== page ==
What is your background in editing? I have been editing work for years. I was one of our editors at my university newspaper and have my higher education in journalism and media.
2. What line/imprint do you work with Anaiah? I’m a part of the most interesting line, Presence.
3. What are you looking for at the moment? The real key is good storytelling. I think all the editors would agree on that point. No matter what imprint we’re working on, you really want to fall in love with the story. There are plenty of books published that, for one reason or another, the reader is able to put down. We look for the ones that rise above that. We all have genres we enjoy, but a good story is a good story.
4. With all the manuscripts that cross your desk, what is the internal experience between the one you know is “the one” and all the others—even if all the others are quite good? That’s a good follow-up question. Really, for me, it comes down to the key elements. The first few pages are really key. If I don’t feel like I’m able to dive in, or if I don’t see the potential for it, then I move on. The story may get really good after 15 pages, but as an editor, I may never get there and a reader certainly won’t. Those with a journalism background will understand the phrase “Don’t bury the lede.” I don’t know your characters and I don’t care yet, so you need to grab me and make me NEED to find out where the story is going. That said, good storytelling is a bit like fishing. If you can get the readers to nibble, you can reel them in for multiple pages before setting the hook.
5. How do you view rejection? What greater purpose does it serve in the creative process—for the writer? I mean, this is “Life 101” stuff. Rejection is essential, I think, in developing at anything. I frame it more as failure. That sounds cruel, but it’s really a positive thing. I relate it to baseball, which is another part of my life. Baseball and writing have a lot in common. Both of them will humble you beyond your wildest dreams. If you can’t handle failure, you cannot be a baseball player. In that same vein, if you cannot handle failure, you cannot be a writer. The practice of writing is noble. You put your heart into a story, into these people you create and then you put it out there to be judged. When it gets rejected, you either quit or you have to figure out what to do to get better. The people who succeed in this business and in life are the ones who are able to fail.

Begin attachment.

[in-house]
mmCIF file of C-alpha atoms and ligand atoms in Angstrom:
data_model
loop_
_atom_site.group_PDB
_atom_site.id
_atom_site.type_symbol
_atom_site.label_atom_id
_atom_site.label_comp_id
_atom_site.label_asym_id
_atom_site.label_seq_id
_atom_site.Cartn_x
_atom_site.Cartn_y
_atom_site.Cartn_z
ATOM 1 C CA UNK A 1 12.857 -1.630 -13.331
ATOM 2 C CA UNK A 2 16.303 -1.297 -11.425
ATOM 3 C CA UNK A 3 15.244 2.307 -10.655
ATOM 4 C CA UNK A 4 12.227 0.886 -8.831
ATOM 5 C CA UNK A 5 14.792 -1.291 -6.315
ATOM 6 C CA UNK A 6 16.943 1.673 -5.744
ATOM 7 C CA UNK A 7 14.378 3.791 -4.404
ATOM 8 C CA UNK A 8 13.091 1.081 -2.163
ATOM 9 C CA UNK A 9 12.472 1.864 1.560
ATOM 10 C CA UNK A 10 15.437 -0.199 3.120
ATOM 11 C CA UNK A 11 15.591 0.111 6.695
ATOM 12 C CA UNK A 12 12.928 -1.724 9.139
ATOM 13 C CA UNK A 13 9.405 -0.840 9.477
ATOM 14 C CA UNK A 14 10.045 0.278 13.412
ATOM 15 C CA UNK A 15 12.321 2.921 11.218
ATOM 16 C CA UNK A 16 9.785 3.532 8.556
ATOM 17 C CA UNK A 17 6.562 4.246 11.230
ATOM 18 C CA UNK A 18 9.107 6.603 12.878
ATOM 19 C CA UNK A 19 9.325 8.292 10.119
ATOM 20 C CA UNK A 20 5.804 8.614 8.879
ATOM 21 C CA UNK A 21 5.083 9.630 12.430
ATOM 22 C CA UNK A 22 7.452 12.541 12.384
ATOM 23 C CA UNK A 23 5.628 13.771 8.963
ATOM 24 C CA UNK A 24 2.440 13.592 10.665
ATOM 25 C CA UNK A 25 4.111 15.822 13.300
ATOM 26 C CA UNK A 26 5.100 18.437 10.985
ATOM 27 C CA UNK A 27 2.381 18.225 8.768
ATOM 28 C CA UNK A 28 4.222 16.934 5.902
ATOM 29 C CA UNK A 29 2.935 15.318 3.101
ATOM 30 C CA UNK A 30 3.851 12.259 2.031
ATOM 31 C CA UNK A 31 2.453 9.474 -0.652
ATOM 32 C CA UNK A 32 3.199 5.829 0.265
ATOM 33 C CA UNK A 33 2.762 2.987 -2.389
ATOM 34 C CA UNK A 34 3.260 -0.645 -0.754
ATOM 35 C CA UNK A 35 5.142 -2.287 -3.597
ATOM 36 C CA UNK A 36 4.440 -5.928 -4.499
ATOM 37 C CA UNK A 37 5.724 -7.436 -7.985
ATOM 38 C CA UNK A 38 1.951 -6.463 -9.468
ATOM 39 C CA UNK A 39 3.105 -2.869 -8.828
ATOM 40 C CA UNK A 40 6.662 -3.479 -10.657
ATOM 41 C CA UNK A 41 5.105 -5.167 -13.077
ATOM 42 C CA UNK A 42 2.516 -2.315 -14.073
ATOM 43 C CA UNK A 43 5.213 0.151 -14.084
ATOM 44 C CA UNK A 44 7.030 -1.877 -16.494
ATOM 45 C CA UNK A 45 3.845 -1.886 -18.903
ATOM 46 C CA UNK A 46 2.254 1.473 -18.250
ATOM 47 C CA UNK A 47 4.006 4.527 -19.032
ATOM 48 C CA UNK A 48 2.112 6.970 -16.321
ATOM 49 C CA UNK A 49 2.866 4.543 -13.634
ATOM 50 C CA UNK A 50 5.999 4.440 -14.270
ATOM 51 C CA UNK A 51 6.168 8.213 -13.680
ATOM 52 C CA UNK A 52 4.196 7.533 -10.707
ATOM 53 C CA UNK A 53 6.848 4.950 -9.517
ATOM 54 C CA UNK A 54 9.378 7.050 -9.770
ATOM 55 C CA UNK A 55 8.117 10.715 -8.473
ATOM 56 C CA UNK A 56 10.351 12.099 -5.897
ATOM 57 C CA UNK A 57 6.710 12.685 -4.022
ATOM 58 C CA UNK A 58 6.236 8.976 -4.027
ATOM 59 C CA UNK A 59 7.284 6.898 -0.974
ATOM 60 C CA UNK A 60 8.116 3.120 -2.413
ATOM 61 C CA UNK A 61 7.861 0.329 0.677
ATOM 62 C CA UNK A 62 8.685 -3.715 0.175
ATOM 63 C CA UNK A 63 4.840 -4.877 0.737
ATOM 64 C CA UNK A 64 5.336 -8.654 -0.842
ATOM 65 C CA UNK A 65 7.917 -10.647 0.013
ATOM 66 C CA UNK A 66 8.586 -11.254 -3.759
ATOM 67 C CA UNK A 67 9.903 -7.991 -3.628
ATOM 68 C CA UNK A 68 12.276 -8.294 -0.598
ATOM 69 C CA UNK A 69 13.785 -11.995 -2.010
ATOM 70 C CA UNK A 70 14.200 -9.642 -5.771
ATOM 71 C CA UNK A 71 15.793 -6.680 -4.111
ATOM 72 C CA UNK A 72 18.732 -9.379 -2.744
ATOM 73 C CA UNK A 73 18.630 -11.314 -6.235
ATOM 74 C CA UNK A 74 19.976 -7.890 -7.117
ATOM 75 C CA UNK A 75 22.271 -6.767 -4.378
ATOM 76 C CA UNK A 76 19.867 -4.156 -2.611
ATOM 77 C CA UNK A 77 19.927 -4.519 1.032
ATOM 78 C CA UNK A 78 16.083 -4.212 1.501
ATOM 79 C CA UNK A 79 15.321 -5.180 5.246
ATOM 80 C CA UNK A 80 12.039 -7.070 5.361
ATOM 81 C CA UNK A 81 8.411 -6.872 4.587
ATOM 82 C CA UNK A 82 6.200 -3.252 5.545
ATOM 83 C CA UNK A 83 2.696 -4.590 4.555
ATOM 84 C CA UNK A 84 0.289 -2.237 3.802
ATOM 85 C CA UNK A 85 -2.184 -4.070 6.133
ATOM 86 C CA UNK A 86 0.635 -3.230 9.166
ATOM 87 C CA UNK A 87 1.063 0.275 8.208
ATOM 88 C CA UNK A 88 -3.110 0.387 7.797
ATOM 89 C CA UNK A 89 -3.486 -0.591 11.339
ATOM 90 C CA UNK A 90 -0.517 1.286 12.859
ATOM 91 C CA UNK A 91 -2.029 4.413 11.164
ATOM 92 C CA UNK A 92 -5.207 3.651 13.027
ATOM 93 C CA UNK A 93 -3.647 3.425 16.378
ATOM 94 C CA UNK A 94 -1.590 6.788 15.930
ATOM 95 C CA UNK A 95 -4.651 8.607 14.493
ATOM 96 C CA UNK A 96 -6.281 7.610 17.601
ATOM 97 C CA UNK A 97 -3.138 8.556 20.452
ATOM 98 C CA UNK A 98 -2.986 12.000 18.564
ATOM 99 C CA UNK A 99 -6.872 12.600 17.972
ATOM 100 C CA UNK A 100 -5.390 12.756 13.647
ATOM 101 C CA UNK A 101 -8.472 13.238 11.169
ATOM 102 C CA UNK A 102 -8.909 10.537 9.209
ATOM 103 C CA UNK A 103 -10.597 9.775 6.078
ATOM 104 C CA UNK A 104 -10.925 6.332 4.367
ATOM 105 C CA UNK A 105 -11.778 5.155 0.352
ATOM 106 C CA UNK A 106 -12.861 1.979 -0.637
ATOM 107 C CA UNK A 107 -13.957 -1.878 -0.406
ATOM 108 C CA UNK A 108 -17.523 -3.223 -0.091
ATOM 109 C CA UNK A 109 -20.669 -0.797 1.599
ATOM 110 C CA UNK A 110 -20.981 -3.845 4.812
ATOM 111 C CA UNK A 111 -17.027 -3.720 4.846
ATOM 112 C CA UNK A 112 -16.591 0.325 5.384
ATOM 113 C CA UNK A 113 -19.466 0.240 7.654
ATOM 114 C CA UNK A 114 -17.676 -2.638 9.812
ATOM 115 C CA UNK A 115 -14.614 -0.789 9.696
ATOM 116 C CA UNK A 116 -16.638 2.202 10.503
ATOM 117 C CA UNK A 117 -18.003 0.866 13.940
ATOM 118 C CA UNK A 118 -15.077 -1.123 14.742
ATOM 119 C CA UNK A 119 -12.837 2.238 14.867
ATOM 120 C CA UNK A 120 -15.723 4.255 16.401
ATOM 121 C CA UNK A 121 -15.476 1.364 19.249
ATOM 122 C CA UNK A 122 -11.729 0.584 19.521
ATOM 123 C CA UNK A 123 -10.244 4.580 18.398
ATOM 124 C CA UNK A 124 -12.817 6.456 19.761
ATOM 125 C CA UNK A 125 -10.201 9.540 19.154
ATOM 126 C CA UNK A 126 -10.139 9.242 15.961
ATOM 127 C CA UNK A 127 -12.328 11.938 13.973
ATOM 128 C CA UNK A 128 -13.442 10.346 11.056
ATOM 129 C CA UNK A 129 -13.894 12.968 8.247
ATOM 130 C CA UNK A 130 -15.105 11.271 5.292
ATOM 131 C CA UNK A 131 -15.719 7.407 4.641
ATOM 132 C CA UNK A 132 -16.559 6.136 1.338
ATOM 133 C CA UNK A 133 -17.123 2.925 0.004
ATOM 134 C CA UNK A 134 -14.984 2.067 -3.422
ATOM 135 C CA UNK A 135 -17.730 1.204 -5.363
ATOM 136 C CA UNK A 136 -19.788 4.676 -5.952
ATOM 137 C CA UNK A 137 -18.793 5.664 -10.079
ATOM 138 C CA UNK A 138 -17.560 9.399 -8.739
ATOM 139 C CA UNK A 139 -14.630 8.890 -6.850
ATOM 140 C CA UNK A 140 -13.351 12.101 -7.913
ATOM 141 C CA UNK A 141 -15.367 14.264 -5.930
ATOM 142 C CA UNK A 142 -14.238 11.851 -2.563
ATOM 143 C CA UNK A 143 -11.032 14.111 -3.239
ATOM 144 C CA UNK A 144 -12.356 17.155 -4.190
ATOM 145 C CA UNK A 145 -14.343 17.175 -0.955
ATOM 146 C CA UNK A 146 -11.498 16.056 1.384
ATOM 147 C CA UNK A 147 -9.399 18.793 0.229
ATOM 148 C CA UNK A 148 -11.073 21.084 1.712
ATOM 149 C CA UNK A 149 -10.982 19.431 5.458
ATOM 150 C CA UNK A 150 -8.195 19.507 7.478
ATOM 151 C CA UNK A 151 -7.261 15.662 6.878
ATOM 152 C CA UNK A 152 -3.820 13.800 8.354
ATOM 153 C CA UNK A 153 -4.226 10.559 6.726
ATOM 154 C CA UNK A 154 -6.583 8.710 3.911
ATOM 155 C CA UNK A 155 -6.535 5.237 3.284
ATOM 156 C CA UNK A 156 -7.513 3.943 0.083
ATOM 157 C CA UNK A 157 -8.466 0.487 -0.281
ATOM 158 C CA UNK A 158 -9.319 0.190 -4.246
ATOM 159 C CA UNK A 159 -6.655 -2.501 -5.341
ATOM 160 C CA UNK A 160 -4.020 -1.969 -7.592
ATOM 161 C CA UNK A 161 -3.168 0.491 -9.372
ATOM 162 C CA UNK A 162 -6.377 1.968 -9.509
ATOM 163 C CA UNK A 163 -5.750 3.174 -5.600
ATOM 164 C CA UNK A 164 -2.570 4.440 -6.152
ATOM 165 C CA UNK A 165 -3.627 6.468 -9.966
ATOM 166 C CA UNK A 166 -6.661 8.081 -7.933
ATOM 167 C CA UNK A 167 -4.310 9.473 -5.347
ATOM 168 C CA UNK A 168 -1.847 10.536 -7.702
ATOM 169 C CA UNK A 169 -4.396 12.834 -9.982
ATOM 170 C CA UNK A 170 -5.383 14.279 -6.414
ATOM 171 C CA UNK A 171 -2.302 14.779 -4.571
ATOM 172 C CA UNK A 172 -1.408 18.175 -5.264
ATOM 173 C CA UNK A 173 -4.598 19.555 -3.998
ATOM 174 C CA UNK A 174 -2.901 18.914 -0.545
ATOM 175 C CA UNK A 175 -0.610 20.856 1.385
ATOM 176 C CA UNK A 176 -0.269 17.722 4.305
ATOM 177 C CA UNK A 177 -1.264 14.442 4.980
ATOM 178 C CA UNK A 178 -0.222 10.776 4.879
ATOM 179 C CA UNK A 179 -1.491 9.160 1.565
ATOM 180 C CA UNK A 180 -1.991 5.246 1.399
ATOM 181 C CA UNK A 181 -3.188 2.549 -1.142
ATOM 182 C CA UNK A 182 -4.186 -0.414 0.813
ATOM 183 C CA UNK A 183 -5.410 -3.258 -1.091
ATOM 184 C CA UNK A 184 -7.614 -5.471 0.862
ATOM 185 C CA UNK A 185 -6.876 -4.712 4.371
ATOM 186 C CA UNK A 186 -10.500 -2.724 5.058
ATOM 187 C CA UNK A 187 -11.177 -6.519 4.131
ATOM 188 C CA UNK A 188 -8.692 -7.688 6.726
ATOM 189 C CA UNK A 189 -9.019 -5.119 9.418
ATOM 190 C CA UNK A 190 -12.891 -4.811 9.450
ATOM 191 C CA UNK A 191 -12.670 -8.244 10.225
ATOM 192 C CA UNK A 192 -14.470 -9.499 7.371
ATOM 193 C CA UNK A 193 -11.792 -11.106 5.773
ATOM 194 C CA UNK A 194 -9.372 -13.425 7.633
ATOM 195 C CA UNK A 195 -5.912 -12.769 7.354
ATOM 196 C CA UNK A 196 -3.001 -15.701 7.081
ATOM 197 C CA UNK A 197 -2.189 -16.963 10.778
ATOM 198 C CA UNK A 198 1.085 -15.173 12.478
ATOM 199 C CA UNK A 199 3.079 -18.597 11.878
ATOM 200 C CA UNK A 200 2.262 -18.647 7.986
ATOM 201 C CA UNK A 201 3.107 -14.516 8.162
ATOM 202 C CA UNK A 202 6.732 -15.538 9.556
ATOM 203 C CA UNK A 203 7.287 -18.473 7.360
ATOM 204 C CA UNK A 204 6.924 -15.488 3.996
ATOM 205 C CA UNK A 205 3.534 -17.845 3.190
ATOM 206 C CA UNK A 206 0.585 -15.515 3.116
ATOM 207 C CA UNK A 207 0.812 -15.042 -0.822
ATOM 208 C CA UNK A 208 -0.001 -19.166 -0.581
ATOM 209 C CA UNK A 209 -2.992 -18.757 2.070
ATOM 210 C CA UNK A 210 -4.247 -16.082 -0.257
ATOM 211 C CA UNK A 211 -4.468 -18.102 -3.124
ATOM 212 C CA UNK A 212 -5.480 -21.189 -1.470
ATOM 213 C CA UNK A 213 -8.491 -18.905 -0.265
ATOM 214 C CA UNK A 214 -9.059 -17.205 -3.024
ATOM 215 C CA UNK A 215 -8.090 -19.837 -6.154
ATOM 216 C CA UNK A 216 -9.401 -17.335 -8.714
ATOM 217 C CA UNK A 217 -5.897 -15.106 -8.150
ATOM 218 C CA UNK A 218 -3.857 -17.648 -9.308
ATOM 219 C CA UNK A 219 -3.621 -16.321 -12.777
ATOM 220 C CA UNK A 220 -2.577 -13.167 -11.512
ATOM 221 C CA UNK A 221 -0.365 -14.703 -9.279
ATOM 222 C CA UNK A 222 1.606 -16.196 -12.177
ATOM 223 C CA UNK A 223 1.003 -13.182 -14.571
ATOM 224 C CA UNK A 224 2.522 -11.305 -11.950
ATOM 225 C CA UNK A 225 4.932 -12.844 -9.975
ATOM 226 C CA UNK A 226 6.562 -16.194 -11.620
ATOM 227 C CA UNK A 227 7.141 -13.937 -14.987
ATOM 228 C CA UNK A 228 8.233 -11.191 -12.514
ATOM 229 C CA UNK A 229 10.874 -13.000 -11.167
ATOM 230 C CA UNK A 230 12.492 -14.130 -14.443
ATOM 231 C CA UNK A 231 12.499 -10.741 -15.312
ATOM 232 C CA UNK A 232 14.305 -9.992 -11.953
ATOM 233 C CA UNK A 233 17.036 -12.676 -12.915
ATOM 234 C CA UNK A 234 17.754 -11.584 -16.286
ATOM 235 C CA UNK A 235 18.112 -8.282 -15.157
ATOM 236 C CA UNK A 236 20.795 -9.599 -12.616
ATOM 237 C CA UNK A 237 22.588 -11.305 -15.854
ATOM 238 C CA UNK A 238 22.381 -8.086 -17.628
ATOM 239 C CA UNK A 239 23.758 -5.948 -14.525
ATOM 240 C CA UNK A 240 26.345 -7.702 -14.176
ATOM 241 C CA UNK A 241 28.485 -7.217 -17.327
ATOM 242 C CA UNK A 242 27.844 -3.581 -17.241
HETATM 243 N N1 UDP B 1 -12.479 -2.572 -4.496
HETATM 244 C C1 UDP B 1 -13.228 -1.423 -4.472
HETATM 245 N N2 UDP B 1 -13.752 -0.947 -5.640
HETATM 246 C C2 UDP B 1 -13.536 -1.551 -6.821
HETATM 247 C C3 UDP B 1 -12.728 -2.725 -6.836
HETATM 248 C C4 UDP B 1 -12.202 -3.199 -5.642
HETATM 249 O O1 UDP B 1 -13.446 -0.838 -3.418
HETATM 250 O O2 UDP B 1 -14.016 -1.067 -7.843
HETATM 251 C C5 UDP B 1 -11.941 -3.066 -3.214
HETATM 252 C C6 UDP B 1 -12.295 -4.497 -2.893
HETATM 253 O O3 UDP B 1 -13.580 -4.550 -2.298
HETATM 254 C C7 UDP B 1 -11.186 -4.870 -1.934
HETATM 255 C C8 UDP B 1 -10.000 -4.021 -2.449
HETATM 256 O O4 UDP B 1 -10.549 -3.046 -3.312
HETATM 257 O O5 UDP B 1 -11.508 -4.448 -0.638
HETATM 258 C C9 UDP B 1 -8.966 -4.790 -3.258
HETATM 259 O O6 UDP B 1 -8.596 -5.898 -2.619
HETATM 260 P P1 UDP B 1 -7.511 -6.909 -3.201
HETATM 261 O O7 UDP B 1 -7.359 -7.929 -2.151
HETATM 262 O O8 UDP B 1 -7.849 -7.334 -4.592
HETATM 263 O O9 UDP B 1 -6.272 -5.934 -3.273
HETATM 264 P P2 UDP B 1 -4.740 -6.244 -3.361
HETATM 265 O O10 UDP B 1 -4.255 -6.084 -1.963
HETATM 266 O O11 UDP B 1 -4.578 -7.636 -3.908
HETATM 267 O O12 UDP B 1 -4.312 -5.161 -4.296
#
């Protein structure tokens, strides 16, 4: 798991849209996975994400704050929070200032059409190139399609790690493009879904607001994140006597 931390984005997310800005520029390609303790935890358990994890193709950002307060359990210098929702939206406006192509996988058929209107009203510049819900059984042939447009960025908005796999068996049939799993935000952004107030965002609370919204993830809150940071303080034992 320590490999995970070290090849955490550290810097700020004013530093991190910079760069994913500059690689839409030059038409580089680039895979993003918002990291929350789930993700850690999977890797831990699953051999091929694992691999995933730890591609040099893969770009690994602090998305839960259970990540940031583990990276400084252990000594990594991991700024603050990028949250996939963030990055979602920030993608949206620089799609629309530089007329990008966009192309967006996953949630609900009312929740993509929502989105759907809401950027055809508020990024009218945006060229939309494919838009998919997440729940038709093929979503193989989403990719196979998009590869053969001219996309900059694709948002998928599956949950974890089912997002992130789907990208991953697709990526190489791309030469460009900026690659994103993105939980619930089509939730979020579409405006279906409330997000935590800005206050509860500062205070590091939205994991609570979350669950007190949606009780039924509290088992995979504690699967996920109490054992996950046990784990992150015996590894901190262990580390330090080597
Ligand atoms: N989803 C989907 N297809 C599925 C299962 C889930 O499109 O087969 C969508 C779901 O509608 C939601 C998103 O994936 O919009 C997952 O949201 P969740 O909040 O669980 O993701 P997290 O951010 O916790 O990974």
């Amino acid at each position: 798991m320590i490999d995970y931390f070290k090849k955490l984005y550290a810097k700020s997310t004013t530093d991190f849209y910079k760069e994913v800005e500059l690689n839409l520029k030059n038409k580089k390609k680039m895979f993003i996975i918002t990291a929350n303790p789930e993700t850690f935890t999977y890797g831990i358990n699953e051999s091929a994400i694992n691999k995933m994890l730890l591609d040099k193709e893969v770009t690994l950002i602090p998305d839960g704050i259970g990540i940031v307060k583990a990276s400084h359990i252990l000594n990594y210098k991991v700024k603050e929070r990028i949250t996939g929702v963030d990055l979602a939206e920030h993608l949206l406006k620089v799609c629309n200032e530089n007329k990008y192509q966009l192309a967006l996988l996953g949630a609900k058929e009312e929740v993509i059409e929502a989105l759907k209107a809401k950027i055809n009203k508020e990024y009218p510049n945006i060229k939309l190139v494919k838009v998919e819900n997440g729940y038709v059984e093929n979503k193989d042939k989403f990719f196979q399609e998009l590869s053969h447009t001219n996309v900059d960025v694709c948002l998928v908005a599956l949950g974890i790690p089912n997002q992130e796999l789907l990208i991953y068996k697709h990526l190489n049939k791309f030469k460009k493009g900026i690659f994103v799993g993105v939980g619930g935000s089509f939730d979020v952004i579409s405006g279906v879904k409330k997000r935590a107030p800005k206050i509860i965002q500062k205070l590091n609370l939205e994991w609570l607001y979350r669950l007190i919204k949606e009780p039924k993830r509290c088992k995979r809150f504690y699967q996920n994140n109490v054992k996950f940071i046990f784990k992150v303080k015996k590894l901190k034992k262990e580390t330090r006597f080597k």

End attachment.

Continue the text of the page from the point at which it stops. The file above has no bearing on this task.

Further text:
6. Is the decision to publish an author – or not publish – ever excruciatingly difficult? What is going through your mind? And your heart? It’s extremely difficult. We’ve all been on the other end, in one way or another. The people who write these stories have sometimes been writing it all their lives. It gets to our desk or inbox, and we glance over it, and just don’t get it, don’t see it, don’t feel it. Or maybe we’ve just taken on three books just like it and it’s not a good fit for us at the time.
7. What advice would you give writers about the publishing experience?
In the publishing experience, get ready for a ride and put your ego aside. If you are the first 100% perfect author, then God bless you. Otherwise, you’re going to get an editor who is going to rip your book apart and tell you why this detail isn’t important or why you should eliminate that character and you’re going to think they just don’t get your story. And you know what? Your story probably isn’t that good, that airtight, where it couldn’t be chopped down by a few pages. You’re going to get a publicist who is going to work more than you know to make sure your book is successful and actually gets read. There will be numerous eyes that see your story before it ever gets to the light of day to make sure the story is as good as the cover we come up with for you. It’s going to take time, but it’s going to be fun.
2 thoughts on “Meet the Editor: Nate Kurant”
Loved getting to know you, Nate! You’re right that Presence is the best Imprint! 😉
Nice to meet you, Nate! As the mother of a Little League baseball player, I appreciate your comments about baseball and writing–to be successful, both require trial and error–and practice, practice, practice.
No disrespect to the outstanding authors and editors on your team, but Adventures is the best. ; ) LOL